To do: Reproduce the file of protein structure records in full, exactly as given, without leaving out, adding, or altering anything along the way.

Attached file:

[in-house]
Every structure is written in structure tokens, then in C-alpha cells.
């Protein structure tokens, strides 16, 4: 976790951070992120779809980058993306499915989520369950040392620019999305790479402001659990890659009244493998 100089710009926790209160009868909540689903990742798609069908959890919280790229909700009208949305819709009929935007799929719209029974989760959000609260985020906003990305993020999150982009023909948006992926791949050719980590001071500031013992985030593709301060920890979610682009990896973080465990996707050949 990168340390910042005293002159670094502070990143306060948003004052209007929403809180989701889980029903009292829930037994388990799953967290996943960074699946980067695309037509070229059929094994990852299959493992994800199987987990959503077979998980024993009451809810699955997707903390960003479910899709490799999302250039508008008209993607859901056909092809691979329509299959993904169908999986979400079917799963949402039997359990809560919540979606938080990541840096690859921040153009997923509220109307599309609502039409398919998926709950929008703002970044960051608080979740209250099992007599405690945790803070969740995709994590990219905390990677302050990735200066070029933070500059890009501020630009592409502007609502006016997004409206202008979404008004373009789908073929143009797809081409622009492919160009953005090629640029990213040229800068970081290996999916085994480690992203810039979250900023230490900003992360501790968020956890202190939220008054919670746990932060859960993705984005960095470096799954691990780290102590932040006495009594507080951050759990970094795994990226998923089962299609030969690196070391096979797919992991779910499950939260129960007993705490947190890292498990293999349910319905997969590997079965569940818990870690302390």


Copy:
[in-house]
Every structure is written in structure tokens, then in C-alpha cells.
């Protein structure tokens, strides 16, 4: 976790951070992120779809980058993306499915989520369950040392620019999305790479402001659990890659009244493998 100089710009926790209160009868909540689903990742798609069908959890919280790229909700009208949305819709009929935007799929719209029974989760959000609260985020906003990305993020999150982009023909948006992926791949050719980590001071500031013992985030593709301060920890979610682009990896973080465990996707050949 990168340390910042005293002159670094502070990143306060948003004052209007929403809180989701889980029903009292829930037994388990799953967290996943960074699946980067695309037509070229059929094994990852299959493992994800199987987990959503077979998980024993009451809810699955997707903390960003479910899709490799999302250039508008008209993607859901056909092809691979329509299959993904169908999986979400079917799963949402039997359990809560919540979606938080990541840096690859921040153009997923509220109307599309609502039409398919998926709950929008703002970044960051608080979740209250099992007599405690945790803070969740995709994590990219905390990677302050990735200066070029933070500059890009501020630009592409502007609502006016997004409206202008979404008004373009789908073929143009797809081409622009492919160009953005090629640029990213040229800068970081290996999916085994480690992203810039979250900023230490900003992360501790968020956890202190939220008054919670746990932060859960993705984005960095470096799954691990780290102590932040006495009594507080951050759990970094795994990226998923089962299609030969690196070391096979797919992991779910499950939260129960007993705490947190890292498990293999349910319905997969590997079965569940818990870690302390």